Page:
Introducing the new paradigm of emotional finance
09 March 2018
A while back, Richard Taffler, Professor of Finance at Warwick Business School and Fellow of the CFA UK was having a friendly chat with his neighbour, a professor of psychoanalysis, about dot-com mania and how existing explanations based on traditional economic theory seemed insufficient. Professor Taffler quickly realised that in order adequately to explain such stock market bubbles, a study of unconscious fantasies and psychodynamic processes was necessary, and he commenced upon a body of research in this nuanced field. He quickly found that little attention had been paid in the finance literature to how people’s unconscious thoughts and feelings help drive their investment decisions, and stock market behaviour more generally.
Conventional finance assumes decision makers are rational. Behavioural finance recognises that we are imperfect and often irrational, although believes that we can learn to be be ‘rational’ if we understand the cognitive biases to which we are prone. However, even behavioural finance ignores the vital part our unconscious needs, fantasies and anxieties play in all financial activity. This is the realm of emotional finance, the new paradigm in finance Professor Taffler is developing.
Professor Taffler is applying his seminal work in a range of areas in investment, including looking at how stocks and other assets are valued, not just on fundamental economic criteria, but also in terms of their emotional resonance and unconscious meaning for investors. Bitcoin’s apparently inexplicable gravity defying recent price rise and subsequent collapse which trumps the Dutch Tulip Bulb bubble even more than dot-com mania clearly highlights the need to go beyond traditional models in seeking to explain financial market behaviour.* Professor Taffler’s research shows that such financial bubbles tap in to investors’ unconscious fantasies, so recognising the role of investor emotions and tendency to wishful thinking is key to understanding such phenomena.
Professor Taffler’s research also looks more generally at the asset management industry and the real role it plays for investors, which is not just to help them earn higher returns, but arguably more importantly, to meet their underlying, and usually unrecognised, psychological needs. Investment managers are expected to produce consistent results in an environment which is inherently unpredictable, and this leads to a ‘pressure-cooker’-like experience and high levels of anxiety. The emotional ramifications have not previously been formally explored, and yet recognising these is vital to any proper understanding of the fund management industry’s often dysfunctional nature. In fact, Professor Taffler’s research suggests that the sooner the industry acknowledges its important psychological role, the better equipped it will be to help investors deal with an uncertain, and at times daunting, future. Professor Taffler shows how in the face of uncertain and volatile returns all investors are buffeted between powerful, if not always conscious, feelings of excitement and anxiety. Yet, the task of helping investors manage and deal with the consequences of these conflicting emotions so they are able to invest and stay invested despite the vagaries of the markets is not traditionally addressed by investment firms.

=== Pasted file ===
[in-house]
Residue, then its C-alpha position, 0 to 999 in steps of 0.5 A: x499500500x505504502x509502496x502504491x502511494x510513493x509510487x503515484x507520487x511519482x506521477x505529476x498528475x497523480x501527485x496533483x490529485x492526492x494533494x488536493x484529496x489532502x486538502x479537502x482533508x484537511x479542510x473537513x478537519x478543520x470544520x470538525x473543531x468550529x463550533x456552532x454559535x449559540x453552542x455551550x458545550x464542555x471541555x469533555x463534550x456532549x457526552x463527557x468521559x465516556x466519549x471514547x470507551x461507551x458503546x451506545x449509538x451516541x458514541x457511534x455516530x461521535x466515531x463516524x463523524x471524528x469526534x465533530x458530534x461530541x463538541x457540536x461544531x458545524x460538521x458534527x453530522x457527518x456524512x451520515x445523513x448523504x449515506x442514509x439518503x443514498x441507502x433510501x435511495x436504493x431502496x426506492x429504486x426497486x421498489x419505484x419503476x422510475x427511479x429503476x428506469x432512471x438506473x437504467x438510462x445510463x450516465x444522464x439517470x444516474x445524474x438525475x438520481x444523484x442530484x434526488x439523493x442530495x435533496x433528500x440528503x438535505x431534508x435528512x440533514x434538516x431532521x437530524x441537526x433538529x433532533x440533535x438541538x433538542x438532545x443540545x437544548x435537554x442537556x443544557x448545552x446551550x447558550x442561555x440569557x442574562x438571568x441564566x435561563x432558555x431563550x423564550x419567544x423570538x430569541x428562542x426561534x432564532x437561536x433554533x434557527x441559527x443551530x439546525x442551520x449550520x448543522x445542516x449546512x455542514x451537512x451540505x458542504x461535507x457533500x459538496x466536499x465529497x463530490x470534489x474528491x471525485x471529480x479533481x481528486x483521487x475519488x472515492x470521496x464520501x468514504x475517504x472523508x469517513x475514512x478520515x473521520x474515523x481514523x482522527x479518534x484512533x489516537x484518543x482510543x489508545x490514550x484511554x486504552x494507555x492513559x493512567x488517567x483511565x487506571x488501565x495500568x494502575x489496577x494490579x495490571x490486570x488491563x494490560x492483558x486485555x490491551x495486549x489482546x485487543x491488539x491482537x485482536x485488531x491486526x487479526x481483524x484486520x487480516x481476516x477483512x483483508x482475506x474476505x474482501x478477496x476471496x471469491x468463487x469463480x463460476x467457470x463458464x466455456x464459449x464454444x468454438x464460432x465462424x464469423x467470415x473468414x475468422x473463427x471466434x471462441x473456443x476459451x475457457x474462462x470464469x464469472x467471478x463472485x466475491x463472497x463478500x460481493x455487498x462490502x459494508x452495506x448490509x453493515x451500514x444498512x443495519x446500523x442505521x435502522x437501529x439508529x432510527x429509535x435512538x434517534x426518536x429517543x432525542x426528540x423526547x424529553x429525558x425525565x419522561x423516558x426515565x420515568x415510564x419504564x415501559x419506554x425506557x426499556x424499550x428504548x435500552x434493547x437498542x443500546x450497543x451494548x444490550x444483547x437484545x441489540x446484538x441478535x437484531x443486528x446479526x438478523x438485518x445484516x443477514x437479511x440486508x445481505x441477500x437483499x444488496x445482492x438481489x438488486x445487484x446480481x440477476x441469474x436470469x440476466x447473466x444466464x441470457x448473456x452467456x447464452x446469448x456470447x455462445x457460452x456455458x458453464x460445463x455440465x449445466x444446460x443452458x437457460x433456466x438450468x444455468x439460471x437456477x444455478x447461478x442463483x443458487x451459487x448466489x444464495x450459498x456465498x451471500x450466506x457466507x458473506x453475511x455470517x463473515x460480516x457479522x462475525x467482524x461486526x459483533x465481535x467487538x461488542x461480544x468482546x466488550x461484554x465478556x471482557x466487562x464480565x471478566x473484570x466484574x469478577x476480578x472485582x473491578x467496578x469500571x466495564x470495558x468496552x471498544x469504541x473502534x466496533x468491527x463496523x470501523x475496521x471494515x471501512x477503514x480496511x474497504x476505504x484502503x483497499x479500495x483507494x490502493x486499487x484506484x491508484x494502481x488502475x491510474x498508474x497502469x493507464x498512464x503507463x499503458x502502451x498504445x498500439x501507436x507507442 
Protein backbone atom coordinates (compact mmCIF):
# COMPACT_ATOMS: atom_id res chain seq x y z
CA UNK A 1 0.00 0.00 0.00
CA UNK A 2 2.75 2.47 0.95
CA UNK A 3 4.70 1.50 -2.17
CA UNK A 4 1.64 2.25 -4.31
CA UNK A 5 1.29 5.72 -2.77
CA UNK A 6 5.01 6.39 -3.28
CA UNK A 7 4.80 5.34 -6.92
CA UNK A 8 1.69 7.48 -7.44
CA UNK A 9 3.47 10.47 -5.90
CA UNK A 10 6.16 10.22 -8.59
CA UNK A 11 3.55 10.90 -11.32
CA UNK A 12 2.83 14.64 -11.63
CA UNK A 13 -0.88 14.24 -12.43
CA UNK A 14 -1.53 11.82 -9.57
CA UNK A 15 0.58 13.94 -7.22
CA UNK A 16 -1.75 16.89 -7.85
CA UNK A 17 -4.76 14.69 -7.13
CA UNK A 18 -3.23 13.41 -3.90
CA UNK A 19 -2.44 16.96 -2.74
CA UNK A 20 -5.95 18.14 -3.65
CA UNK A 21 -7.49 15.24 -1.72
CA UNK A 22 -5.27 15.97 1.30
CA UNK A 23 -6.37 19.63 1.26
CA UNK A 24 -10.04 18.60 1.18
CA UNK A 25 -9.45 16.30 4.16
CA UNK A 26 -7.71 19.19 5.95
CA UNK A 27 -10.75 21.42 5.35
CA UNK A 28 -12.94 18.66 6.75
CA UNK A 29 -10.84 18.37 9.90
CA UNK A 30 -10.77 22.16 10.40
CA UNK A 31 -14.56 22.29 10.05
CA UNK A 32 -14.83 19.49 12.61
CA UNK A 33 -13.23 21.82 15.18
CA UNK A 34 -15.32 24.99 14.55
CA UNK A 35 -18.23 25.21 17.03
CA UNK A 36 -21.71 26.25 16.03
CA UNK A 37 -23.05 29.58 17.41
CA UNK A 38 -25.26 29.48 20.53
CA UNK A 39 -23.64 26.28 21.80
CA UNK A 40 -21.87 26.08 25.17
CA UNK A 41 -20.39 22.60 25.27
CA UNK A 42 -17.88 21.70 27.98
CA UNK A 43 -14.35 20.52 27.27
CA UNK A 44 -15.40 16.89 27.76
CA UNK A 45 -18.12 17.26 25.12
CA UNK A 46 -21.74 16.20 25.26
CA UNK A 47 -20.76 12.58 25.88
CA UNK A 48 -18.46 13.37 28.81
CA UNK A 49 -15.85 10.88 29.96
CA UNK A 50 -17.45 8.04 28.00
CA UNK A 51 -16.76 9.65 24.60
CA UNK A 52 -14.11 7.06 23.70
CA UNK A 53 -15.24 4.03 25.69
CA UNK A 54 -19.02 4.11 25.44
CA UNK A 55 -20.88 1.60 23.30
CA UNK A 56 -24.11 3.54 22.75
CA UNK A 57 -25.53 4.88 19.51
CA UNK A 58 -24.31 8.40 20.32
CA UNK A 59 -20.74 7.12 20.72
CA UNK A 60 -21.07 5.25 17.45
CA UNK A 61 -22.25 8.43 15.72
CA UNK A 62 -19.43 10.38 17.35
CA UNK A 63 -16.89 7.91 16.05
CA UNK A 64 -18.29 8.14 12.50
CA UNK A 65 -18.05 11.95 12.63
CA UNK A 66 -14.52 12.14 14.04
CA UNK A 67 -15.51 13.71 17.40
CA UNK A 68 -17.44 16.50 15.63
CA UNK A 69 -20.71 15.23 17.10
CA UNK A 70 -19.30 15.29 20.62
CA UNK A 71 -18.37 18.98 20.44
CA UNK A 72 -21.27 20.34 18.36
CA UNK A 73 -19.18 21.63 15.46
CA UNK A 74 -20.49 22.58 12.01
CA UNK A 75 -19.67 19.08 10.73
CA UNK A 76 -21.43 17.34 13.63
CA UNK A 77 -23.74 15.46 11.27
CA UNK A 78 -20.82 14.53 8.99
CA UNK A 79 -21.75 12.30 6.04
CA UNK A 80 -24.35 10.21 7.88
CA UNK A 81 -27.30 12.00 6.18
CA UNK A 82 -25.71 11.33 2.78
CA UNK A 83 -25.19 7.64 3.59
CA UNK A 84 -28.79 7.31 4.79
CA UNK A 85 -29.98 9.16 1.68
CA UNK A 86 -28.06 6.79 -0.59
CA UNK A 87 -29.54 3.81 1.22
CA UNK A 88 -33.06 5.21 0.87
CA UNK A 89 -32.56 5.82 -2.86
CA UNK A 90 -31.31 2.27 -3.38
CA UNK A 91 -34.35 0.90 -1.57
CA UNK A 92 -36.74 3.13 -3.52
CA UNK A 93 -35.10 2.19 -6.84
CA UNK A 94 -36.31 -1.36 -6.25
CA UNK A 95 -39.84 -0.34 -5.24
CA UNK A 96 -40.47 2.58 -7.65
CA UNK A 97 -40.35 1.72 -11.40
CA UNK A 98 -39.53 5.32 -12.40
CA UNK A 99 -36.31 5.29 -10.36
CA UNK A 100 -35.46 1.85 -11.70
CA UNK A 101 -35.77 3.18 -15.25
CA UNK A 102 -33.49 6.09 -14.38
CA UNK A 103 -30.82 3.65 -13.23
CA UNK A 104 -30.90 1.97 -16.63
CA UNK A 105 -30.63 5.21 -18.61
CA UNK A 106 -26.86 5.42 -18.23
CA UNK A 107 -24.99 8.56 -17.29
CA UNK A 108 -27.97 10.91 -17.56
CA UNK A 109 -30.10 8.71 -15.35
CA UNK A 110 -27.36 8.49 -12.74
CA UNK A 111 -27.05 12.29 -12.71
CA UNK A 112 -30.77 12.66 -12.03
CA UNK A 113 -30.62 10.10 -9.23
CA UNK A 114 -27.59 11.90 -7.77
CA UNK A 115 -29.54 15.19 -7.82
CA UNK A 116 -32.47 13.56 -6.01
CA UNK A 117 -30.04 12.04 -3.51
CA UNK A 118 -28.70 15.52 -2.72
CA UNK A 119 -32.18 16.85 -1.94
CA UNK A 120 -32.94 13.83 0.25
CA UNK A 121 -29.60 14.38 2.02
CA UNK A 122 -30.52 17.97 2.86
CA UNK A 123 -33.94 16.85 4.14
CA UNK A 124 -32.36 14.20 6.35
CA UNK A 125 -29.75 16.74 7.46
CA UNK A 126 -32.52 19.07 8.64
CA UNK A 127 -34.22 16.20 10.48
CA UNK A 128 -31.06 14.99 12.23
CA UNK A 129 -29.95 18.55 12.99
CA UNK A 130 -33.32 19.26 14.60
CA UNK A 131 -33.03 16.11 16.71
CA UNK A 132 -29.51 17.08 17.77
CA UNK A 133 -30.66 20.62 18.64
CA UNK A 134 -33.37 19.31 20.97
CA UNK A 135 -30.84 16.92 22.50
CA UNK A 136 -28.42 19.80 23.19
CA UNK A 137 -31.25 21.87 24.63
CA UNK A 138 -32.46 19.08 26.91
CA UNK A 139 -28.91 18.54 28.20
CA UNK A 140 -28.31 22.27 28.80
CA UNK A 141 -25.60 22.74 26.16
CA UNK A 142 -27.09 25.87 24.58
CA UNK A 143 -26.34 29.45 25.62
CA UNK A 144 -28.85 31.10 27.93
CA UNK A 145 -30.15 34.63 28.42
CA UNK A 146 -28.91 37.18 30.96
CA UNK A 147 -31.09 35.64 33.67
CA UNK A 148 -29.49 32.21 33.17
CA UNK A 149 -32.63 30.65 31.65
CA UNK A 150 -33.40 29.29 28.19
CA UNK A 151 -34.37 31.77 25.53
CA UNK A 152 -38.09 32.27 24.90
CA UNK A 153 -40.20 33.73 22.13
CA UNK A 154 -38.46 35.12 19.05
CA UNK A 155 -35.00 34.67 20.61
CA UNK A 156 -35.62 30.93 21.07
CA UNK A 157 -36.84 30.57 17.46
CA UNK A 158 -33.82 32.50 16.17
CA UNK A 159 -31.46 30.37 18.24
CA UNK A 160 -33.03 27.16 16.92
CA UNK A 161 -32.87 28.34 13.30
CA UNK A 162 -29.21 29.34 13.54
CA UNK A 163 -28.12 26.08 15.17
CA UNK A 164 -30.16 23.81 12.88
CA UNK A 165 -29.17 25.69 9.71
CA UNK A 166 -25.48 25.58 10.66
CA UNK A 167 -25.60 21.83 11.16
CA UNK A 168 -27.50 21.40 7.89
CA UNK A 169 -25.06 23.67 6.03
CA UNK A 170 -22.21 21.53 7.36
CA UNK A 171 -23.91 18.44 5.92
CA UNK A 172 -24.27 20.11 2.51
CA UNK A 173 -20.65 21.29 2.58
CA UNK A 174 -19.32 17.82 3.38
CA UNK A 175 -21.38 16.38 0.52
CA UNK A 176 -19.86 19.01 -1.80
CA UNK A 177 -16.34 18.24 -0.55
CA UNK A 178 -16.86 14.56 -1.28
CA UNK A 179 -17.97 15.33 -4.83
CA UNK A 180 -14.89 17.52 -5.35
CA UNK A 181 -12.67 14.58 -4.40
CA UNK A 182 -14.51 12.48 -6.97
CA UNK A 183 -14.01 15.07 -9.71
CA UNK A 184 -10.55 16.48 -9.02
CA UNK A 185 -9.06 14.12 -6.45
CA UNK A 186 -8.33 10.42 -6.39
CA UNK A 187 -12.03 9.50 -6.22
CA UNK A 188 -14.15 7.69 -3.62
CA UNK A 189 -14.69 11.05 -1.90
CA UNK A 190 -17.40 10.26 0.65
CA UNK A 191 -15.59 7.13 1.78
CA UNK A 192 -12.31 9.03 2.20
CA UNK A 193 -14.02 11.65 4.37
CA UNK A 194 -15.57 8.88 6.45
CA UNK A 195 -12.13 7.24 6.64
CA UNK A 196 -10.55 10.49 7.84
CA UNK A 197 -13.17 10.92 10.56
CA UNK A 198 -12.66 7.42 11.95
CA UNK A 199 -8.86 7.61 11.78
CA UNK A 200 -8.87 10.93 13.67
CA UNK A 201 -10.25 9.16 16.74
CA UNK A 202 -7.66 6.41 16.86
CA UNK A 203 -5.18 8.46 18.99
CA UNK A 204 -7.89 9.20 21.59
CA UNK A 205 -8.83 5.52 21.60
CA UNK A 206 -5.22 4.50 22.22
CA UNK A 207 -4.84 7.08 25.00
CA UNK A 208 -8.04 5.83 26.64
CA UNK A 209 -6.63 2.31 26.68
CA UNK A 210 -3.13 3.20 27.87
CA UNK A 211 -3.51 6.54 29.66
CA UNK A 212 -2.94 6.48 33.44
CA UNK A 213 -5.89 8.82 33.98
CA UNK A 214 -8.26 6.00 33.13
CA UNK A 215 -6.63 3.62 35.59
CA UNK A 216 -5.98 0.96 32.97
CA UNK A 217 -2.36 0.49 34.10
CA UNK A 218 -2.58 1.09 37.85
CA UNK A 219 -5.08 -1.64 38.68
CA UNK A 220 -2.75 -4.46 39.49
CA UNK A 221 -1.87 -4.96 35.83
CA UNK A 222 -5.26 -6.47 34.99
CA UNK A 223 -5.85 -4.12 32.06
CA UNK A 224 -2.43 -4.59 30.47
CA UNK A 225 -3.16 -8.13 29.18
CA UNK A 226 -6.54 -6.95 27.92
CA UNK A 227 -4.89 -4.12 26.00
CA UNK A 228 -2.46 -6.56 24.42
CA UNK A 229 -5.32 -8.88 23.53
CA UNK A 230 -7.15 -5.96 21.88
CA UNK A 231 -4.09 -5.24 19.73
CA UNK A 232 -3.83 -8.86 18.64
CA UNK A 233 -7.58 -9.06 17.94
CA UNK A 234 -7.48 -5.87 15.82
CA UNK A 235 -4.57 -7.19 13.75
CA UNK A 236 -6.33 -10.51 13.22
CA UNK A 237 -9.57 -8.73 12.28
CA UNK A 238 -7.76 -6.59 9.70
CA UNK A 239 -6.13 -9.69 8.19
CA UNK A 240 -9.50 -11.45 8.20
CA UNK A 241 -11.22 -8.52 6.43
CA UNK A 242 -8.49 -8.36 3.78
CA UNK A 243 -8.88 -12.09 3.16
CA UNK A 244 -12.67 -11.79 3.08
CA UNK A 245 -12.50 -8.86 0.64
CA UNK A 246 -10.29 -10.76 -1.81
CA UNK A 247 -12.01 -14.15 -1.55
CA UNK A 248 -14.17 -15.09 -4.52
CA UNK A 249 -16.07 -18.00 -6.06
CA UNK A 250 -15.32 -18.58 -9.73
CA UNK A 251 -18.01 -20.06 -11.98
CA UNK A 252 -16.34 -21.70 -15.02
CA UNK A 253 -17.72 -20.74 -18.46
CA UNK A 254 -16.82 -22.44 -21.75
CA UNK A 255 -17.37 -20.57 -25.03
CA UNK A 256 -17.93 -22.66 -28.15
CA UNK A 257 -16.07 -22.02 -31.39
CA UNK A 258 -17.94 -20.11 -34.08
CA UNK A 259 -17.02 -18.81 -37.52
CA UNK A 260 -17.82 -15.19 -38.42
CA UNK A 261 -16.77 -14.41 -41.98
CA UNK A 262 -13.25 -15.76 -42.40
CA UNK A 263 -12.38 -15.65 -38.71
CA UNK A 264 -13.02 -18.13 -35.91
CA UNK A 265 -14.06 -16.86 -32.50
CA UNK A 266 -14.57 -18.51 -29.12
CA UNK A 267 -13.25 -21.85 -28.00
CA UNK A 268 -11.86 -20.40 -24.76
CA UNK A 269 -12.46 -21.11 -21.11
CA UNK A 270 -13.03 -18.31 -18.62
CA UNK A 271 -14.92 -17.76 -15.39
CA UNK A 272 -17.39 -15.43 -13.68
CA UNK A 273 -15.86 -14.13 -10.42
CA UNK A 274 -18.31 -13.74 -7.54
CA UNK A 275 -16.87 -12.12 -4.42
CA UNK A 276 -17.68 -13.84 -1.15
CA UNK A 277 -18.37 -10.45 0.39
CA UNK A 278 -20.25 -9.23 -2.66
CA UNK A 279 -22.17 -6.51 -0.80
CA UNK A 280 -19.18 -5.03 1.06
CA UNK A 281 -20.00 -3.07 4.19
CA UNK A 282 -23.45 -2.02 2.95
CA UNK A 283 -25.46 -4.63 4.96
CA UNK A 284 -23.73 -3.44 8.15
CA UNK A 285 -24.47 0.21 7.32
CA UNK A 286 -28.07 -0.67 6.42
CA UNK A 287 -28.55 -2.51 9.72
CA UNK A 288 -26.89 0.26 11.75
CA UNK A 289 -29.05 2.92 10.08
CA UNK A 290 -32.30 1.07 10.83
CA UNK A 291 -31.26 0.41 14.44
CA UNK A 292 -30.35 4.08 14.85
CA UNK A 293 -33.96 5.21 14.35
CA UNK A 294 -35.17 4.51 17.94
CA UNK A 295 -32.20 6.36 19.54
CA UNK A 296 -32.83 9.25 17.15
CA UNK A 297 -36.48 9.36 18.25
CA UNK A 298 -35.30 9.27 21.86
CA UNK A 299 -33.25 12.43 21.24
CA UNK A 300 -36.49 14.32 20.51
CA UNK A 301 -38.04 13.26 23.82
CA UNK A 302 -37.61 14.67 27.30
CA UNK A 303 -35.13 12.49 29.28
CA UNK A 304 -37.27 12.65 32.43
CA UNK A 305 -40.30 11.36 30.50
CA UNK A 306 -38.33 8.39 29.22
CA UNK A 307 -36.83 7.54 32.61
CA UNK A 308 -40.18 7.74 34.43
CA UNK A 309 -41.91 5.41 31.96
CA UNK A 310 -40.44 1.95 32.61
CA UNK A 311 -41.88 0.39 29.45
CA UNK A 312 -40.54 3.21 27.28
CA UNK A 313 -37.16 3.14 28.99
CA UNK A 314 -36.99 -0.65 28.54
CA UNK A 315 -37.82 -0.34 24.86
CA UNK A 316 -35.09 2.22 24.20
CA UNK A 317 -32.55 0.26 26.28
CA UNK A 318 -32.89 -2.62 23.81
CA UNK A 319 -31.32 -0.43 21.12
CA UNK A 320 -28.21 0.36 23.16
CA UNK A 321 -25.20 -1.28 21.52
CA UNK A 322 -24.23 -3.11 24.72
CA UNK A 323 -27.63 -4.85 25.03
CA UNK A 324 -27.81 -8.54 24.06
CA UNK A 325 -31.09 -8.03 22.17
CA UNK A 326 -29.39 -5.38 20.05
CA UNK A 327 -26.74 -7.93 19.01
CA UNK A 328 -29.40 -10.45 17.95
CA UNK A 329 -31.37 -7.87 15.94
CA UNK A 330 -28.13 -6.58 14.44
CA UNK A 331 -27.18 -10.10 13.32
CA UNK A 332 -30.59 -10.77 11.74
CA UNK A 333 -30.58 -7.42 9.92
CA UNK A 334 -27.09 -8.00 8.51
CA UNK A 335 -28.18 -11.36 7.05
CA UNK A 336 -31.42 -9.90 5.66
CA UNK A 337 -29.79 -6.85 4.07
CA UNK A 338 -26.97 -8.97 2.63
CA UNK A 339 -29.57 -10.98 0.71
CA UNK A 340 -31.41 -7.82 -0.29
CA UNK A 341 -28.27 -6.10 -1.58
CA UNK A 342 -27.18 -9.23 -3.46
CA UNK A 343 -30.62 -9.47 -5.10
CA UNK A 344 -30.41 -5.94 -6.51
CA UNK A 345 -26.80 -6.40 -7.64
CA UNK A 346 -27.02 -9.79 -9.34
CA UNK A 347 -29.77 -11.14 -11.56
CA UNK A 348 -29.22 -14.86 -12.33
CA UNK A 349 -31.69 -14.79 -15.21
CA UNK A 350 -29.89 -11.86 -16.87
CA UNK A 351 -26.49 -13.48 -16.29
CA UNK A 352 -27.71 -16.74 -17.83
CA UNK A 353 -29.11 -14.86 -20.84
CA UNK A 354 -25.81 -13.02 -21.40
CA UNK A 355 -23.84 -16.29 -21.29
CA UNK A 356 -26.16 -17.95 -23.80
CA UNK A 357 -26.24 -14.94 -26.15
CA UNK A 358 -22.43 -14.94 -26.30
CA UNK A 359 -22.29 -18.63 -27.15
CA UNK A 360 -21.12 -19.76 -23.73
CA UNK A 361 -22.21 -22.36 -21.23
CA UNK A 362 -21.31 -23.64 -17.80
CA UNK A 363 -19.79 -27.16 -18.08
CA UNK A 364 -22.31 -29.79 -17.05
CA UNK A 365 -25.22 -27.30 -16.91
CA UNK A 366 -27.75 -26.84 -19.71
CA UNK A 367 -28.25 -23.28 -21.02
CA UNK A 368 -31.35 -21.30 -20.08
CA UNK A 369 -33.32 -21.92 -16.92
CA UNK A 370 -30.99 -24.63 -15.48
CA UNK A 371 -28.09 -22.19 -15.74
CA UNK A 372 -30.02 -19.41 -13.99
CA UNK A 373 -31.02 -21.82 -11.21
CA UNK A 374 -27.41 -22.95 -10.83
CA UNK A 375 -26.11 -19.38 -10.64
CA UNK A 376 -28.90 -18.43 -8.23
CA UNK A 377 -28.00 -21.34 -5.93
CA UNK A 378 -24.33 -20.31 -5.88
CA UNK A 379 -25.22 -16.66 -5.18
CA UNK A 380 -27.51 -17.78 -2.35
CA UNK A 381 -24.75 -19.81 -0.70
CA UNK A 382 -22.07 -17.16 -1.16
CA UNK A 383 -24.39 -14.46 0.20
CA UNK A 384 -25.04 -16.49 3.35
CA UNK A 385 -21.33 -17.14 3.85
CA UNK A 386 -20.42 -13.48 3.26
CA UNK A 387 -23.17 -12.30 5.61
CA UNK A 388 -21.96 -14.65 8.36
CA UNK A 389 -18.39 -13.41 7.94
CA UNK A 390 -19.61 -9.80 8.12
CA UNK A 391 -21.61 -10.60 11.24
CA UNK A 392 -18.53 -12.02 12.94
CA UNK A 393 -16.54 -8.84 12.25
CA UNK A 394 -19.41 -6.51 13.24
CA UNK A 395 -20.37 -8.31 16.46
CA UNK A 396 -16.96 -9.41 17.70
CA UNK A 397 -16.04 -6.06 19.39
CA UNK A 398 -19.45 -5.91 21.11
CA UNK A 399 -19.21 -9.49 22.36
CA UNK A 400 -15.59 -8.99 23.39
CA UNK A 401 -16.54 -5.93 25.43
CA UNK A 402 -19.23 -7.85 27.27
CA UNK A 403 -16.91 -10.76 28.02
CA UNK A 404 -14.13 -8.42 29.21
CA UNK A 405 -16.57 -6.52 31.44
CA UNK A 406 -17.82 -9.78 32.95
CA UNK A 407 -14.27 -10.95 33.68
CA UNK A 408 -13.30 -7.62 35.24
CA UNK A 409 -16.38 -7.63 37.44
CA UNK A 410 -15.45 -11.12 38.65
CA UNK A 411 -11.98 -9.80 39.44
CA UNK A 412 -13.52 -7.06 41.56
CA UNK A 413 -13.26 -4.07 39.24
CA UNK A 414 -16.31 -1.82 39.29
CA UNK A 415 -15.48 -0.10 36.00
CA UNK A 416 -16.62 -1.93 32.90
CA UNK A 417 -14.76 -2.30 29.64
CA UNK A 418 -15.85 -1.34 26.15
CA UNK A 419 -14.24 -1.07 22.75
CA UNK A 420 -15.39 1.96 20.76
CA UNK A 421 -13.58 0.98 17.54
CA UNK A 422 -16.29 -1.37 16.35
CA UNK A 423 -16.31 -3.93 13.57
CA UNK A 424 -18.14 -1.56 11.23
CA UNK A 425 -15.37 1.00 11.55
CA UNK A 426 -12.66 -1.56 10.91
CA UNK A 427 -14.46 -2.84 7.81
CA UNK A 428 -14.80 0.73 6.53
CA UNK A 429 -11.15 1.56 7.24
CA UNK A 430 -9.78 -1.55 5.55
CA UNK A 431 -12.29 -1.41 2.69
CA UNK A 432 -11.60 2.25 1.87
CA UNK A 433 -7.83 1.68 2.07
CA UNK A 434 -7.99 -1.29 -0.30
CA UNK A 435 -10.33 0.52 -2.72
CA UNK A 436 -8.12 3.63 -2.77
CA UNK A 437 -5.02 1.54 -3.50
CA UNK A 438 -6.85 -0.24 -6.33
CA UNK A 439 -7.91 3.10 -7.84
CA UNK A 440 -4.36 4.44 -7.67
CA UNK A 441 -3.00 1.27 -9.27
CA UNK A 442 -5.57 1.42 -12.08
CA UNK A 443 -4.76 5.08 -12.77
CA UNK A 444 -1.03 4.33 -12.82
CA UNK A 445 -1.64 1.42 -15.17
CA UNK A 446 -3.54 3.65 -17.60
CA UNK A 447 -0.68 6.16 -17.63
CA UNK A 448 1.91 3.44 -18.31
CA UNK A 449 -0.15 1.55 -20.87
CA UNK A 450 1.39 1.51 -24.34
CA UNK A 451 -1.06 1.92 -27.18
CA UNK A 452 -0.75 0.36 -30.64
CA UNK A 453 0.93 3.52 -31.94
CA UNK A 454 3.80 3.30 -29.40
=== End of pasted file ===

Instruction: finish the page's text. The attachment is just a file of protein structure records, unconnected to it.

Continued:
Interestingly, market practitioners and fund managers find emotional finance concepts very helpful not just to help them in their day-to-day investment decisions, but also in giving them a language to talk about and help explain what they are doing, and to support a dialogue that more traditional finance theories don’t address.
Professor Taffler’s most recent research shows how individual stocks are valued, not just in terms of expected risk and return, but also in terms of what they represent to investors emotionally and which is directly priced by the market. This is again not recognised in conventional financial valuation models. Being able formally to measure the unconscious meaning different stocks have for investors can identify those which are undervalued or overvalued. This is an area that Professor Taffler is currently working on with a view to developing appropriate profitable trading strategies, and more generally understand market pricing inconsistent with financial theory.
In summary, by acknowledging the vital role unconscious forces play in investment decisions, emotional finance provides a very practical framework that can help explain and predict market activity and asset valuations which traditional financial theories have problems in doing.
*As at the time of writing this article.
For more information please see the following:
Taffler, R.J. (2017) “Emotional finance: investment and the unconscious”, The European Journal of Finance, DOI: 10.1080/1351847X.2017.1369445.
Taffler, R.J., Spence, C., Eshraghi, A. (2017) “Emotional economic man: Calculation and anxiety in fund management”, Accounting, Organizations and Society, 61, 53-67.
Eshraghi, A. and Taffler, R. J. (2015) “Heroes and victims: fund manager sense-making, self-legitimation and story-telling”, Accounting and Business Research, 45, 6-7, 691-714.
Eshraghi, A. and Taffler, R. J. (2012) "Hedge funds and unconscious fantasy", Accounting, Auditing & Accountability Journal, 25, 8, 1244-1265.
Tuckett, D. and Taffler, R. J. (2012) Fund management: an emotional finance perspective, Research Foundation of CFA Institute, Virginia: Charlottesville ISBN: 978-1-934667-49-1. Available at: https://www.cfapubs.org/doi/pdf/10.2470/rf.v2012.n2.1 .